West OLH- we have proof it’s closed. Plus, where did that rain come from???

This was a ride that almost didn’t happen. Lots of water on the ground last night, and I was concerned the roads would still be a mess this morning. I texted ex-pilot at 6:59am (33 minutes before we’d normally leave for the Tuesday/Thursday morning ride’

ME: How wet up there?
EX-PILOT: Not bad. I’ll be there.

So the ride was on. Couldn’t have Ex-pilot shaming us if he was going to be out there himself. Besides, I hate trainers.

It’s been a while since I’ve not been the weakest link on a ride; typically it takes me forever to get up to speed and feel OK, usually 20 miles or so. This morning, I was having a bit of fun pretty much the whole way up Kings, even up through the park. Legs felt OK for once! Lungs, no, still got to do something about the lungs, but my wife’s cancer stuff comes first, then I have to deal with a broken front tooth that needs an implant.

Kevin and ex-pilot were mostly riding together while I was doing some hard (a relative term) efforts for a couple minutes at a time, then back off until they’d catch, and repeat. It’s a lot more fun seeing numbers I used to see all the time, even though for just a couple minutes, than ride up at a steady pace with power numbers that are pretty sucky. Seeing the higher numbers gives hope that all is not lost, I could still get stronger again.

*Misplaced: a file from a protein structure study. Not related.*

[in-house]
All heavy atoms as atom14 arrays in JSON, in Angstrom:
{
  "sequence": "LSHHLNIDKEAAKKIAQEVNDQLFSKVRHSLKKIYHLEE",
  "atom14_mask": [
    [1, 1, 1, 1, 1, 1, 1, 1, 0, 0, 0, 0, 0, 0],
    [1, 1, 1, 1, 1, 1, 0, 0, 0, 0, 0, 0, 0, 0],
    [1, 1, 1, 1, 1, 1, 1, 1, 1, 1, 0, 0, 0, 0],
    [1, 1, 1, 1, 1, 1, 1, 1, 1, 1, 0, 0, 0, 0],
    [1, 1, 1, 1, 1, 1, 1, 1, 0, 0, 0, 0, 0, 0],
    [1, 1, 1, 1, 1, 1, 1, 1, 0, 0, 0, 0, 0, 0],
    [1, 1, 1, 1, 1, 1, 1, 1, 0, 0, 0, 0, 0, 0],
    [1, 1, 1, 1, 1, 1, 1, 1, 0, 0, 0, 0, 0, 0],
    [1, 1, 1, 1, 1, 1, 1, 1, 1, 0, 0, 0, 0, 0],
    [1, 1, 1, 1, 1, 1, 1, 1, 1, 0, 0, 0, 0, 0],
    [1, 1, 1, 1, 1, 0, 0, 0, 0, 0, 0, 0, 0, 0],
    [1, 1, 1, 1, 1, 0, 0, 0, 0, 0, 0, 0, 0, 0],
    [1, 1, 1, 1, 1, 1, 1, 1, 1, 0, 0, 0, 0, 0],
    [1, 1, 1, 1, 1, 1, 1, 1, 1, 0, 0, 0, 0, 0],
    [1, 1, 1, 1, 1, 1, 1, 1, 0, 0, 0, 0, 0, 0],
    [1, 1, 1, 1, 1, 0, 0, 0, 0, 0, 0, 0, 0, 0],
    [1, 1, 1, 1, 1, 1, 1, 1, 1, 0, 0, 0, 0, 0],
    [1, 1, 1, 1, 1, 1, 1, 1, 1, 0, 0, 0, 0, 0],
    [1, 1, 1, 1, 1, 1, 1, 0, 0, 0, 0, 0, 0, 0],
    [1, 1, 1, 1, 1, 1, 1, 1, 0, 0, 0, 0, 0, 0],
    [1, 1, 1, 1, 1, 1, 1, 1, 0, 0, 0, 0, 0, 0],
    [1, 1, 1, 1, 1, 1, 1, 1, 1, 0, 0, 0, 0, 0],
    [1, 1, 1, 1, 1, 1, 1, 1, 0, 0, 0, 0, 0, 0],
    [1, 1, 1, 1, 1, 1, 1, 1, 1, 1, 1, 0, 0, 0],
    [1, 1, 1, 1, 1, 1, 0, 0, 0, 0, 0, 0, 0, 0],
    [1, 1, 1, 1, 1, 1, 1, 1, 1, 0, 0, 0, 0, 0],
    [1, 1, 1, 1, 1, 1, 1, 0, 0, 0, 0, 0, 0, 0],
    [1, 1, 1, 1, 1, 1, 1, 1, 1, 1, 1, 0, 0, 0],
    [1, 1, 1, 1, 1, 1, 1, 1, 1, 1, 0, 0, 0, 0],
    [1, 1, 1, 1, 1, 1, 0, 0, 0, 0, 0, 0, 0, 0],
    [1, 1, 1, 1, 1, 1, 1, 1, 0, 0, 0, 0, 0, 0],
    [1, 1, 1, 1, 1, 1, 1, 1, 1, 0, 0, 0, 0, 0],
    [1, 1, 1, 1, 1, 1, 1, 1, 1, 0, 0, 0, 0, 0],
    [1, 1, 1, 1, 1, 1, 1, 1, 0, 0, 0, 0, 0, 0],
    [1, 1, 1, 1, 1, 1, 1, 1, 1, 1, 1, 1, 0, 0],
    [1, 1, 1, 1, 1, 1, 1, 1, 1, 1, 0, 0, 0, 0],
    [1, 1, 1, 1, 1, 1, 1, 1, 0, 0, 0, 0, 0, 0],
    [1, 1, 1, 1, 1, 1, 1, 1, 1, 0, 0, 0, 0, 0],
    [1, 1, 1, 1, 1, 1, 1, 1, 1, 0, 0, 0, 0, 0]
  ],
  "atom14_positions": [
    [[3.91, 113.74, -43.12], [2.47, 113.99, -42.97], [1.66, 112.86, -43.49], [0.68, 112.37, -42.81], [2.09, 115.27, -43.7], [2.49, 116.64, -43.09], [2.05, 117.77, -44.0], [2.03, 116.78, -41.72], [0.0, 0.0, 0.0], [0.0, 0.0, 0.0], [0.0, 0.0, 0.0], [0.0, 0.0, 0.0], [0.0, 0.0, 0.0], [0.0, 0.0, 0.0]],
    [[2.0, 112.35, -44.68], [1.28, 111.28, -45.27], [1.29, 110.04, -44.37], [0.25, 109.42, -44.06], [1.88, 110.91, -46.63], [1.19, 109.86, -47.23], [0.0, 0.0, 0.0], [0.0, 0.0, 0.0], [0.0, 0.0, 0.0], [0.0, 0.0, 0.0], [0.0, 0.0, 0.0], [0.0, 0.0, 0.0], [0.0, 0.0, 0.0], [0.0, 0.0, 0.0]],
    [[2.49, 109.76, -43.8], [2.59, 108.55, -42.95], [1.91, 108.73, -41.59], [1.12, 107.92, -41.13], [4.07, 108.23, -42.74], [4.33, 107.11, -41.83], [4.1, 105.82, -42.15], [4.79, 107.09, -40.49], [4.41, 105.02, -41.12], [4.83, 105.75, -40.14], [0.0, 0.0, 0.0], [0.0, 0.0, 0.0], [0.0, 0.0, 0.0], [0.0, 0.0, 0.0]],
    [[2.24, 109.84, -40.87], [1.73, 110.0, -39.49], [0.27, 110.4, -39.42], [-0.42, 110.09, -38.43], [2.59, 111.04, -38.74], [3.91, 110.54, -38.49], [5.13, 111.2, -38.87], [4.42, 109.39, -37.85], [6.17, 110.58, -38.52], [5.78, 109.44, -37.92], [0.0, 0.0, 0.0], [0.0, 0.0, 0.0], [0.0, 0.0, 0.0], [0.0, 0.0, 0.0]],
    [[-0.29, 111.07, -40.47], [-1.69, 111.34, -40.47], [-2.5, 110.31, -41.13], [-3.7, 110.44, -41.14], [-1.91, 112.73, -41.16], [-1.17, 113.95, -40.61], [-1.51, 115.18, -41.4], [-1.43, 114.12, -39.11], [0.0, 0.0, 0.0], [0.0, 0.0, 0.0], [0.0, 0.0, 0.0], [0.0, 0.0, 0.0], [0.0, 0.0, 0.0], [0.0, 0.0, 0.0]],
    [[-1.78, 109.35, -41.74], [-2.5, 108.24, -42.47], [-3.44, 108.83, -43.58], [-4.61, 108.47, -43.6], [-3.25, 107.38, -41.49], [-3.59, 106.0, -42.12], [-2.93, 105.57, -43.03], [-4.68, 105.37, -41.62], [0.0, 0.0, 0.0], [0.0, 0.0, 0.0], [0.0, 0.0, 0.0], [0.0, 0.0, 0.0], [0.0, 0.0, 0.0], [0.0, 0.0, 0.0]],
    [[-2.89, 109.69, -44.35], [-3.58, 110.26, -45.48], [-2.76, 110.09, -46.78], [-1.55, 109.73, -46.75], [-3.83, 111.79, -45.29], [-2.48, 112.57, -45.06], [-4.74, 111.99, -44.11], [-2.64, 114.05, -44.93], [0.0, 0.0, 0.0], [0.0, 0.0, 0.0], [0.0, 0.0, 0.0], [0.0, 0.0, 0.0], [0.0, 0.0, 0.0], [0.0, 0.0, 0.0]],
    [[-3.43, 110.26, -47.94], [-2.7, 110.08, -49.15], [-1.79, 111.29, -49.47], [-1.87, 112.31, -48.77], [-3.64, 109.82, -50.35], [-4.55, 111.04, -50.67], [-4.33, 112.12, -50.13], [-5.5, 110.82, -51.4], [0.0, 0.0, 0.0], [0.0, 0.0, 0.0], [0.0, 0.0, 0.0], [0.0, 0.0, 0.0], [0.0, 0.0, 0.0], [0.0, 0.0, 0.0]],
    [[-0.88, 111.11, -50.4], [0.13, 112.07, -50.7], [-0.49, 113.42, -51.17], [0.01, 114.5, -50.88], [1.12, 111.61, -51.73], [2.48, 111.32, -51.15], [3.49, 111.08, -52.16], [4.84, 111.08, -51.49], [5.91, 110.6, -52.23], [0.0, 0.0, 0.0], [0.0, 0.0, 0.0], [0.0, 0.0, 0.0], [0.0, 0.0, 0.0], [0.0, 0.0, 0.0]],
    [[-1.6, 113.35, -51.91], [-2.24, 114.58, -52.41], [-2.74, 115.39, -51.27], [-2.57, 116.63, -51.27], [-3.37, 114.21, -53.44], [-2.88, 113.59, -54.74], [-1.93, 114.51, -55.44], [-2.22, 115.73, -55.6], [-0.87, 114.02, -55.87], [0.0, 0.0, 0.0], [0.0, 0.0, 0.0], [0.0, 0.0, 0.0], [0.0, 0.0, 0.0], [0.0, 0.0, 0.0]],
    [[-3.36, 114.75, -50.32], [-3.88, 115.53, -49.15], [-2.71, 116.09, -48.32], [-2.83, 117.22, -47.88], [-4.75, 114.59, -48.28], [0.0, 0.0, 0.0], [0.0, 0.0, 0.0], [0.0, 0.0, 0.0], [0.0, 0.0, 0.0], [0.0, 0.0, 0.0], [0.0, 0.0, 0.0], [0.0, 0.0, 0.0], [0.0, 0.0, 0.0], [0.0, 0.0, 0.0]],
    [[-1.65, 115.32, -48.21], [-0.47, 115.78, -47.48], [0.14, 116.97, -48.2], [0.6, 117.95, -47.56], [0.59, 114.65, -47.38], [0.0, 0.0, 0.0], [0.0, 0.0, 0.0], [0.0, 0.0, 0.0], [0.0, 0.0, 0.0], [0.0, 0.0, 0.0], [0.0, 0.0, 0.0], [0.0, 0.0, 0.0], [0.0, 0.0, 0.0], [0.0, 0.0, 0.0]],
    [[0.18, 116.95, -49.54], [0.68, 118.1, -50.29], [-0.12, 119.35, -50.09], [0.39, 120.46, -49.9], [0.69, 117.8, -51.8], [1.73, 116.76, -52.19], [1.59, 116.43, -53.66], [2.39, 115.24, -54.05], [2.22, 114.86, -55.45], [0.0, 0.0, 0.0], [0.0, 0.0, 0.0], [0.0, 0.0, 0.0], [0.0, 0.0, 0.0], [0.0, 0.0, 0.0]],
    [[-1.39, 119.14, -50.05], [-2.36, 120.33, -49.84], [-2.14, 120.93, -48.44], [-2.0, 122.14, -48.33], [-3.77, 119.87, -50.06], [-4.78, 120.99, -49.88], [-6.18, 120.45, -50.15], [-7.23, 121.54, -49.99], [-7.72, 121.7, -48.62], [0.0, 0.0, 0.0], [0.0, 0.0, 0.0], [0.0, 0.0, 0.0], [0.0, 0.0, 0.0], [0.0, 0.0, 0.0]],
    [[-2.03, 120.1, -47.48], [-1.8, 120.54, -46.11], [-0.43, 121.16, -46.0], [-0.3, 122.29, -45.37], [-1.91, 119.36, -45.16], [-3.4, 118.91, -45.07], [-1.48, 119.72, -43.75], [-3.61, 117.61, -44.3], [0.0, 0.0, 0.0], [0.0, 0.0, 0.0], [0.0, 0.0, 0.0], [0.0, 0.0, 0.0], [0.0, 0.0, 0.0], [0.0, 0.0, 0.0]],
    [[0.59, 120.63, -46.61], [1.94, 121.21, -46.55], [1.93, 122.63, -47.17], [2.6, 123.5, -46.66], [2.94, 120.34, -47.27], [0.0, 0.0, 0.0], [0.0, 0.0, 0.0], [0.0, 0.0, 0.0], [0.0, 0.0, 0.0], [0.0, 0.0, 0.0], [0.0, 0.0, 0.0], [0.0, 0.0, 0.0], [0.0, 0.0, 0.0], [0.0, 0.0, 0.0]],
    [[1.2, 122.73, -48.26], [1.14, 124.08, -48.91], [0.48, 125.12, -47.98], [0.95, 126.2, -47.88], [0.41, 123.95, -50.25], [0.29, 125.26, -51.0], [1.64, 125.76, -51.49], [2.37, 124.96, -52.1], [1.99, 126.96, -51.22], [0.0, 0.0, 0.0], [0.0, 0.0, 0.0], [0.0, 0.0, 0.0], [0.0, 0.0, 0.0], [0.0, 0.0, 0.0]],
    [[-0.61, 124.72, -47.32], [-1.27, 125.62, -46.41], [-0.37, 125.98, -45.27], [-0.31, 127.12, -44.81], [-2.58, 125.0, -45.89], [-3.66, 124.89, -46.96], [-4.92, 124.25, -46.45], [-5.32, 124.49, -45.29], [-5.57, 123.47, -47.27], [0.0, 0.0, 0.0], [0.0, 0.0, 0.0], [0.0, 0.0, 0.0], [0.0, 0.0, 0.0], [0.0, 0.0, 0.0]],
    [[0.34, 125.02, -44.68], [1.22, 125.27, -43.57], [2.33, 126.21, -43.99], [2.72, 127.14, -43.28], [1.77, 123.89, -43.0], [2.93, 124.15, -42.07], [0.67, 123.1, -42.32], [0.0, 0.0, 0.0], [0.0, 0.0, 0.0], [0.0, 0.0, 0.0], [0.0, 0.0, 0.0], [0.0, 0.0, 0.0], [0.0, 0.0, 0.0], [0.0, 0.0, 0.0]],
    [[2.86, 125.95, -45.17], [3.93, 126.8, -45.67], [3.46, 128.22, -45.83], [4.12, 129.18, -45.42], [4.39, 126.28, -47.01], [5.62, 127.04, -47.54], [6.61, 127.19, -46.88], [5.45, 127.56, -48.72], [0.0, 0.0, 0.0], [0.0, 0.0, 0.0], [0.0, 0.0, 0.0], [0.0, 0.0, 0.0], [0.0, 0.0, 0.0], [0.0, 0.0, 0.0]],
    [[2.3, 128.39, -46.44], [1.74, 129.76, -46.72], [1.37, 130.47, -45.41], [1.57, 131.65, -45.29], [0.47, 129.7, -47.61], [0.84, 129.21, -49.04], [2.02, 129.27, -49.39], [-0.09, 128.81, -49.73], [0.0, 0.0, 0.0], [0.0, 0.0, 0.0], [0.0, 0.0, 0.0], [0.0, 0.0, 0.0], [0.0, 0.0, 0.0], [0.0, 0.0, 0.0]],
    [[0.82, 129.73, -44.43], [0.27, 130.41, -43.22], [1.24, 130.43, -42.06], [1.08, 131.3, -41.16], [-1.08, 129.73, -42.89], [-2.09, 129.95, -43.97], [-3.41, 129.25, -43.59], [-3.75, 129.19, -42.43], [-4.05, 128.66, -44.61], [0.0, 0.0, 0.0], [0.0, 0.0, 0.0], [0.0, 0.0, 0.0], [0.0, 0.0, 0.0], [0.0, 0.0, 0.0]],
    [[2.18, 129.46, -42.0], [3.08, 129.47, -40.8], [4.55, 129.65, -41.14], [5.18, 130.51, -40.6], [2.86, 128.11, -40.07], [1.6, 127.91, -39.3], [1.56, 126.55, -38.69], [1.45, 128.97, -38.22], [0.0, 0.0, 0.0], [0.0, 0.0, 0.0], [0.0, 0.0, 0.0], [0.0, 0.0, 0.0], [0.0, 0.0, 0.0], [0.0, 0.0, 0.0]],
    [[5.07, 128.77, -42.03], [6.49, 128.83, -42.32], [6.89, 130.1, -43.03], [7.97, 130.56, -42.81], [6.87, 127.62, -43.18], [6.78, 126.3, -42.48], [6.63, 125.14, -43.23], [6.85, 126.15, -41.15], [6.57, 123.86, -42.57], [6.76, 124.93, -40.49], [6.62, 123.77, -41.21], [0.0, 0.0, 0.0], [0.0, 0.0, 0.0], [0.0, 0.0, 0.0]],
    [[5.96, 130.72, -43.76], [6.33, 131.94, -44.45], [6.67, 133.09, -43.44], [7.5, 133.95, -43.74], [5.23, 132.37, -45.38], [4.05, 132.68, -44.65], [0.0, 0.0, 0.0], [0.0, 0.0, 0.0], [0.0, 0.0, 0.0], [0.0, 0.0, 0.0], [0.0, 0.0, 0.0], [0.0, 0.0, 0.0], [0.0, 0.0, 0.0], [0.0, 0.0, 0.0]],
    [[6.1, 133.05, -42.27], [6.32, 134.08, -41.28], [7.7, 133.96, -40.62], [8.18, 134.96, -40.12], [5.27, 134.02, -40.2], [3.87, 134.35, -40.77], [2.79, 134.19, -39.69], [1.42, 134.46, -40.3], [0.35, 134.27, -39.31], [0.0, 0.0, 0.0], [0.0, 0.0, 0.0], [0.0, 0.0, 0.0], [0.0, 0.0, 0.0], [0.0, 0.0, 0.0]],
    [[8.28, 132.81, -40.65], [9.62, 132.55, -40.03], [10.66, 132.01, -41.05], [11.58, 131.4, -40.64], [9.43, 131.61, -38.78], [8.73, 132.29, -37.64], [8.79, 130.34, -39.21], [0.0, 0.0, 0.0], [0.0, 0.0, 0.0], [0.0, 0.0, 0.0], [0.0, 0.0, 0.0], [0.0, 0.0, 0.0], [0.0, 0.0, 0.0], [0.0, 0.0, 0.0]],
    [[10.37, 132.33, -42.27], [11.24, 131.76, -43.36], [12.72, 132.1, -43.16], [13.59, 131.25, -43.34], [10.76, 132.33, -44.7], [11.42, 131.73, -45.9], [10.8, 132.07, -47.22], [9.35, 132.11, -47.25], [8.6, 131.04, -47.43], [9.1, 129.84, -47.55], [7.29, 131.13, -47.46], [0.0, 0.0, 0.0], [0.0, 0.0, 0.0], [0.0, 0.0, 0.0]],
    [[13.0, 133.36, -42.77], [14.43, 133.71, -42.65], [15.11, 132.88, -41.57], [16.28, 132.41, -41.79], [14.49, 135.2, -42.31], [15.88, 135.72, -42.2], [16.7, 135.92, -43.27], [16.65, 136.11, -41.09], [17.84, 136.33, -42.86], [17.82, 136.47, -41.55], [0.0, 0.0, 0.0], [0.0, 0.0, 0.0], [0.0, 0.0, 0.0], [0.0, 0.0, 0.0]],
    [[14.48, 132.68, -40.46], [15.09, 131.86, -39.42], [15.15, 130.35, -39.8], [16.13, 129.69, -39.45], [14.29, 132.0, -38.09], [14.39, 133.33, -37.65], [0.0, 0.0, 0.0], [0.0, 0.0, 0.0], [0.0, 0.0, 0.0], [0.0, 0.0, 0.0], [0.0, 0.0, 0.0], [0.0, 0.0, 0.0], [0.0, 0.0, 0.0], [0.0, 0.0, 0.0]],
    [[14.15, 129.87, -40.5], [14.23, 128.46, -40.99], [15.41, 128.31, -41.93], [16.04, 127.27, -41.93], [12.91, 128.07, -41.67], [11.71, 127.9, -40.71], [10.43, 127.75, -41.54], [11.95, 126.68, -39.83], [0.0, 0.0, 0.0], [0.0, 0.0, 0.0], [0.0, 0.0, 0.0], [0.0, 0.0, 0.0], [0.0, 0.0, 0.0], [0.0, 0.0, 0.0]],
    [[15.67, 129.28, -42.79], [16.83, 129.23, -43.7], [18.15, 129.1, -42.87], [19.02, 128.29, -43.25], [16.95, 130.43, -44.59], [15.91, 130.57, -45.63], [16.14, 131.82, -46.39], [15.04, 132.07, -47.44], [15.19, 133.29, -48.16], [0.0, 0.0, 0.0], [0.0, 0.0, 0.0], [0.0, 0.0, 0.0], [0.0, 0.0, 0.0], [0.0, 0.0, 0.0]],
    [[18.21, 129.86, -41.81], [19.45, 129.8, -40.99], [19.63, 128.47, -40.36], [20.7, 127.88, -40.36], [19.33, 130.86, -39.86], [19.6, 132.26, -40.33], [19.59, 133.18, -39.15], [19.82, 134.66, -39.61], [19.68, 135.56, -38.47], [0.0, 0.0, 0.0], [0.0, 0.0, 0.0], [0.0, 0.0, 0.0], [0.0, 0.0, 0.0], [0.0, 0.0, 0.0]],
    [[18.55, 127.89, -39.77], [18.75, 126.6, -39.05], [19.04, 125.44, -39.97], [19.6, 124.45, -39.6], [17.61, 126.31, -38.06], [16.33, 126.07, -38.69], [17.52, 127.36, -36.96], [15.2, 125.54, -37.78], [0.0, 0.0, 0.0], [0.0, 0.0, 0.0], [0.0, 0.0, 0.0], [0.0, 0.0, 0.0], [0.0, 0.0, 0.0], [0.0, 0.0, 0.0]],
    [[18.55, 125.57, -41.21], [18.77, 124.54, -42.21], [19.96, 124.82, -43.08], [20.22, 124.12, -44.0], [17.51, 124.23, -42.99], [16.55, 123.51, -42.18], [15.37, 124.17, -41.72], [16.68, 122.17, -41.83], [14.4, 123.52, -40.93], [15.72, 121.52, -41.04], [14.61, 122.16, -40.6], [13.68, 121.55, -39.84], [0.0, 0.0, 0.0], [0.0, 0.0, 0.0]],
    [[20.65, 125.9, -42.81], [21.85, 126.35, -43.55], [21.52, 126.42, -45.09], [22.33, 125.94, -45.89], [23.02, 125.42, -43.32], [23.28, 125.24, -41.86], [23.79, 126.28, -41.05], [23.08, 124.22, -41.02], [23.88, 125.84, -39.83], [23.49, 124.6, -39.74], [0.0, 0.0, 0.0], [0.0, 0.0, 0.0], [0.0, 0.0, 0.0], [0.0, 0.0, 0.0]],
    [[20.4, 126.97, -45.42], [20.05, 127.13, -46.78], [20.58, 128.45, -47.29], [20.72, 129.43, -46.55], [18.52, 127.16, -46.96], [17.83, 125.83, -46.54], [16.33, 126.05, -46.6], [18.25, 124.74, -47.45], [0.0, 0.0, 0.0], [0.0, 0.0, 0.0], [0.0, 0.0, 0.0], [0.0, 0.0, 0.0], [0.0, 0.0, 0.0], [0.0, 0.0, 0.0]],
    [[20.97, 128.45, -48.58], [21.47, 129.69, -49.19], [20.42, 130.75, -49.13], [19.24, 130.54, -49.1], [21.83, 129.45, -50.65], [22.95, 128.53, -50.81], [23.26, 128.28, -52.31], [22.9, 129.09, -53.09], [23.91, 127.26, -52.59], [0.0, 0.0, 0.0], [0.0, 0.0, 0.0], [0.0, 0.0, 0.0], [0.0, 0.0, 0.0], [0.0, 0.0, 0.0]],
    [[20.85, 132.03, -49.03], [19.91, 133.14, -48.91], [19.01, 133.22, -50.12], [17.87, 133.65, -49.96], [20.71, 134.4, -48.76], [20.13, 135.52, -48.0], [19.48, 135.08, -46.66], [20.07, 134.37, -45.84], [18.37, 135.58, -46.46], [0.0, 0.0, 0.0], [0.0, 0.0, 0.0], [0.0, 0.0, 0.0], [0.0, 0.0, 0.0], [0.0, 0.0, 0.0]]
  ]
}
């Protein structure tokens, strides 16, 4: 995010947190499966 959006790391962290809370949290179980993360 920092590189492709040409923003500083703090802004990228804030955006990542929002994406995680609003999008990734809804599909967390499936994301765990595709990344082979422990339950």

Knowing that West Old LaHonda is now closed for repair, we made the pilgrimage to the fence at the upper end, because without photos, no proof, right? There’s no problem riding from the top (Skyline end) down to the fence, since there’s a house that needs access to the road, so the road is navigable and open between Skyline and the fence.

Ex-pilot had the idea we should descend Old LaHonda instead of 84; said he doesn’t enjoy descending 84 when wet. Says the only one of us on a bike with disc brakes this morning! What the heck, do something different, we followed him down Old LaHonda and met up with the unexpected… rain! Rain and 43F isn’t wonderful. All you want to do is get down off the hill and onto flat roads or hills so you can get your engine going again and get warmer. It’s really all about control. I don’t mean control of your bike; I’m talking control of your life, the environment around you. When you’re descending in mucky conditions, your only reasonable choice is to get down off that mountain as quickly as you can.

We made it safely to the bottom, then headed back to the start via Mountain Home, where it was a good thing we weren’t just a minute or two later as some idiot in a delivery vehicle had somehow managed to veer into the side of one of the small bridges, blocking all oncoming traffic and leaving just a couple feet for us to ride past. I’ll get some video up shortly.

Overall, a much better-than-expected ride for me, despite the rain.

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